When State Sen. Samuel Thompson (D-Old Bridge) arrives at the statehouse today, he’ll do so for the first time as a Democrat after switching parties and never telling Republican colleagues, some of whom he served with for more than 25 years.
“He never called,” said Senate Minority Leader Steve Oroho, who learned about the party switch from the New Jersey Globe. “He didn’t call to tell us.”
Oroho said that the Senate Budget and Appropriations, and Education meets today, and he expects the 87-year-old legislator to sit with members of his new party.
The Republican leader also expects to fill Thompson’s committee assignments.
“He removed himself,” Oroho said.
But Senate President Nicholas Scutari said committees will stand pat for now.
“We’re not going to do anything today,” he told the New Jersey Globe. “He’ll remain on Budget for now.”
Thompson is the lone Republican on the Senate Education Committee, which has three Democrats and one Republican. Oroho said that State Sen. Jon Bramnick (R-Westfield) was planning to attend today in place of Thompson before the panel canceled its meeting entirely.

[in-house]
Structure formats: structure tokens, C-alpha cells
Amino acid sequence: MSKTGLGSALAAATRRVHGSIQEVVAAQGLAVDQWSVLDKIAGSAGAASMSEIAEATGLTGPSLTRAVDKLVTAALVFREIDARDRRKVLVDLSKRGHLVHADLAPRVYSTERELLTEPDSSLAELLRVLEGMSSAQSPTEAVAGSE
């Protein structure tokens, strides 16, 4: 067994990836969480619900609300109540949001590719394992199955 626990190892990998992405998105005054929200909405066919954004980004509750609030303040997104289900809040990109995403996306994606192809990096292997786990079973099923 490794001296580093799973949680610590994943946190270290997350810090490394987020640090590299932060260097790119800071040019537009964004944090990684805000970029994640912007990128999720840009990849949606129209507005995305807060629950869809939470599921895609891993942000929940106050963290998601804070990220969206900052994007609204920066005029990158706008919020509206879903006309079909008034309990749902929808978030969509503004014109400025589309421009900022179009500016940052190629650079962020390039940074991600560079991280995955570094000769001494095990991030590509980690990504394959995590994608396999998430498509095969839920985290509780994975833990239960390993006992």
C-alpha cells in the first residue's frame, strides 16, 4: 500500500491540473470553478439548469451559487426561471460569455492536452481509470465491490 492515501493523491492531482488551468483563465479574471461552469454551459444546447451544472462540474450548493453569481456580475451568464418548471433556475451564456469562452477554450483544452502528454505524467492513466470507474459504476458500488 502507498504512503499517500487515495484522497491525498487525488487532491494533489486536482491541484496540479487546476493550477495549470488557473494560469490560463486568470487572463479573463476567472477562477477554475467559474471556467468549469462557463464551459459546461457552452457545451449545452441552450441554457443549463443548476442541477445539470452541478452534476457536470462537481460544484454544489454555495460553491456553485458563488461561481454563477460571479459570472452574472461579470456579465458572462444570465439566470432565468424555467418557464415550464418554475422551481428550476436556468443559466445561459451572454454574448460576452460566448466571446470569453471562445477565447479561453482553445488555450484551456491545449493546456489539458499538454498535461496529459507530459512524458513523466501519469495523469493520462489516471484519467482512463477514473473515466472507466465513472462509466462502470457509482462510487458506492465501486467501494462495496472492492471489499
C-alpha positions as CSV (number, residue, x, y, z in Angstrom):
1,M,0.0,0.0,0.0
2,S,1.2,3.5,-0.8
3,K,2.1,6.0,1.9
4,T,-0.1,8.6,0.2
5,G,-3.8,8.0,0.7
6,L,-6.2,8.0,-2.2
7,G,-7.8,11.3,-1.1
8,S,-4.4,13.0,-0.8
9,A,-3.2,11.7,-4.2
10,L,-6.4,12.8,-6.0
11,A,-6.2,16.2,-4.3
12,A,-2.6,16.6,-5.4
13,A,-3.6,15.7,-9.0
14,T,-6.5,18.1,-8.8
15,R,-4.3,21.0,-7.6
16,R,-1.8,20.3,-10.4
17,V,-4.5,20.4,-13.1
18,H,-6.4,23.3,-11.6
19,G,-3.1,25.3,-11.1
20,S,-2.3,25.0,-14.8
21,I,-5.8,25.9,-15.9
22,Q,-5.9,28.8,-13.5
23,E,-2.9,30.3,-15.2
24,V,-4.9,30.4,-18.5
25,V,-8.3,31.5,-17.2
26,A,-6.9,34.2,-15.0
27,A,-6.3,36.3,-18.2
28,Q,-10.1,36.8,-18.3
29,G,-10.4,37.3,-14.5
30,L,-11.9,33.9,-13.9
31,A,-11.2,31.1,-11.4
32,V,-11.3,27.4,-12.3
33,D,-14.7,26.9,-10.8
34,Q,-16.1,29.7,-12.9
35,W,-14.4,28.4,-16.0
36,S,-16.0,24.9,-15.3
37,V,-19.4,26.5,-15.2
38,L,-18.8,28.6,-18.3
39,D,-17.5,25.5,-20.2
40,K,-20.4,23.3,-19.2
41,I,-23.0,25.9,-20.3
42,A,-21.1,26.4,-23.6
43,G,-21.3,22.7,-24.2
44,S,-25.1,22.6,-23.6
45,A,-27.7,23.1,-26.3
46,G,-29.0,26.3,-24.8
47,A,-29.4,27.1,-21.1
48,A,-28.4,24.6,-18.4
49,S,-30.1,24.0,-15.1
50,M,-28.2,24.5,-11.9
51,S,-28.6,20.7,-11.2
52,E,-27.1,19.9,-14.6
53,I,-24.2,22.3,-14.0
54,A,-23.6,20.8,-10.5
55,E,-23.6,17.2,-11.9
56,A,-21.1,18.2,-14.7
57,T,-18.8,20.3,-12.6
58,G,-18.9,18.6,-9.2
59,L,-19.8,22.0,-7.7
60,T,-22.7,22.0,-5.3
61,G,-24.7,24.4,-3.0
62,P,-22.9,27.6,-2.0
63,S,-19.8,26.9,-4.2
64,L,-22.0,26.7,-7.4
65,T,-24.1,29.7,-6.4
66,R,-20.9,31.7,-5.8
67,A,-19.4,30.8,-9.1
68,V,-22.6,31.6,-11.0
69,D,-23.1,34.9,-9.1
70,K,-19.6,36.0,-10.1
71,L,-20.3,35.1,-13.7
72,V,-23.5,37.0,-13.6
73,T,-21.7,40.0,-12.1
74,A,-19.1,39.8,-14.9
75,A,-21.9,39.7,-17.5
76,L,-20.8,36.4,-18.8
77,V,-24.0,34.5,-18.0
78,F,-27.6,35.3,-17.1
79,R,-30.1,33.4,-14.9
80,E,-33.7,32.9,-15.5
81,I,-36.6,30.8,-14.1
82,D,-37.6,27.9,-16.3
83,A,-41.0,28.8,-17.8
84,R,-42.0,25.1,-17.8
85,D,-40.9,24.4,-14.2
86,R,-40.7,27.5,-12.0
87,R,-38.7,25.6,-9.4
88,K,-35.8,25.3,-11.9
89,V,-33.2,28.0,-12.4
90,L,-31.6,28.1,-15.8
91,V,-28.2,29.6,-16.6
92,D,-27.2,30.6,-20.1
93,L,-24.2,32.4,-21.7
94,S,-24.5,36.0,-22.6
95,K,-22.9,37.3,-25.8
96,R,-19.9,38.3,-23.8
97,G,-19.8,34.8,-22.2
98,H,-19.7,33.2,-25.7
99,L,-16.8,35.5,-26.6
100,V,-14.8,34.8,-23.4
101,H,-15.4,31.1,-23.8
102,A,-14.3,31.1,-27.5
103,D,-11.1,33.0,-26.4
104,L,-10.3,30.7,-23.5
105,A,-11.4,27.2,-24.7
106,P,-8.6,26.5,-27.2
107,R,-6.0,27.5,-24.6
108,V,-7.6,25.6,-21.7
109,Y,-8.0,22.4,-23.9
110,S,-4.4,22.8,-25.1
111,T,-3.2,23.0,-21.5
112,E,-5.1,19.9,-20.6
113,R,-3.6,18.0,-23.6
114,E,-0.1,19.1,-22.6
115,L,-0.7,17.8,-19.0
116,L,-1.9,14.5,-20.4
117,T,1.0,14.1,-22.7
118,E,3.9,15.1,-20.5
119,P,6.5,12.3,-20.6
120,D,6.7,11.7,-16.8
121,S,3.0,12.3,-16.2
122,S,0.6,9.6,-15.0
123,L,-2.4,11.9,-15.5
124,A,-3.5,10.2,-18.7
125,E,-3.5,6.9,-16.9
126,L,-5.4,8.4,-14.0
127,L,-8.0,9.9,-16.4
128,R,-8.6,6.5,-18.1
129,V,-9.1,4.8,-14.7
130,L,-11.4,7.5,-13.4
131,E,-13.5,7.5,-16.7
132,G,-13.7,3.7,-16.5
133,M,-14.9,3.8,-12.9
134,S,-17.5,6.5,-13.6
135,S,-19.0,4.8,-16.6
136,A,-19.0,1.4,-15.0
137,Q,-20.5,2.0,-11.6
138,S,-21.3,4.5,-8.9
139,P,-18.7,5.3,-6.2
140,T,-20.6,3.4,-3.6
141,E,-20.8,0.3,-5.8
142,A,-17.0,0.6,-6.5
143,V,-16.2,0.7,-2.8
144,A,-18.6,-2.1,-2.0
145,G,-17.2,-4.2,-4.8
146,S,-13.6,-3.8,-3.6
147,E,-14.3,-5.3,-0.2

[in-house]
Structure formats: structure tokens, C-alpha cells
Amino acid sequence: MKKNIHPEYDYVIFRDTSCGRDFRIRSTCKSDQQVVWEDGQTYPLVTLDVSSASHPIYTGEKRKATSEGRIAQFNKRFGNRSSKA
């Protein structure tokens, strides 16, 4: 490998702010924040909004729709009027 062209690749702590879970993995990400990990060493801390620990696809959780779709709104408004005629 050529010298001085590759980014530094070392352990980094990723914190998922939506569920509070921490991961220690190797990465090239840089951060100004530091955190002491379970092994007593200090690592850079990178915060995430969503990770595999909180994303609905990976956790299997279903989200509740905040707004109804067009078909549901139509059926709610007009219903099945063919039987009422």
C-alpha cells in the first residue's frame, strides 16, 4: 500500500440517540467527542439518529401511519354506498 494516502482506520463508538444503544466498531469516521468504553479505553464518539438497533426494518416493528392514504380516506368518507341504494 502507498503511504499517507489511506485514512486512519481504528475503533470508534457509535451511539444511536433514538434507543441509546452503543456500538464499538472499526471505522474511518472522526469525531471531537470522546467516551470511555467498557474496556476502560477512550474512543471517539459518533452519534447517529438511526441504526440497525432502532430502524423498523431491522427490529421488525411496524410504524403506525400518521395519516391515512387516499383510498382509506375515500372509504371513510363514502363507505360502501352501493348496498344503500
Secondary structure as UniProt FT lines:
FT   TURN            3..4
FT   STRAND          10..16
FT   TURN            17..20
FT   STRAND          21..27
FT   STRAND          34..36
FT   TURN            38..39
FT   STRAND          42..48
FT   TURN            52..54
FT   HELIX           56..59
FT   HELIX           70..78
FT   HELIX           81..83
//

Scutari added a Republican to the Budget and Appropriations Committee after newly-elected State Sen. Douglas Steinhardt (R-Lopatcong) requested that assignment. His predecessor, Michael Doherty (R-Oxford), had been the second Republican on Education.
Now Scutari, who has the final say over party allocations of legislative committees, could leave Thompson in place and reduce the number of Republican seats to where they were last year.
As the top Democrat in the Senate, Scutari welcomed the newest member of his caucus.
“He’s a conservative guy,” Scutari said, acknowledging that there may be some votes where Thompson will not stand with fellow Democrats. “He’s a decent man.”
Oroho said he will also need to move Thompson’s front-row desk on the Republican side of the aisle.
“He criticized his new caucus from that seat,” he stated.
Scutari said he expects to grant Oroho’s request for a seating change, something that could happen today.
On Friday, the sixteen Republican senators signed a letter decrying GOP primaries in four Senate races, including Thompson’s heavily Republican 12th district seat. Old Bridge Mayor Owen Henry was challenging Thompson in the primary at the time of his party switch.
“You’ve got to be loyal to our caucus members, so we sent out the letter,” Oroho said. “Everyone signed it, including Sam Thompson.”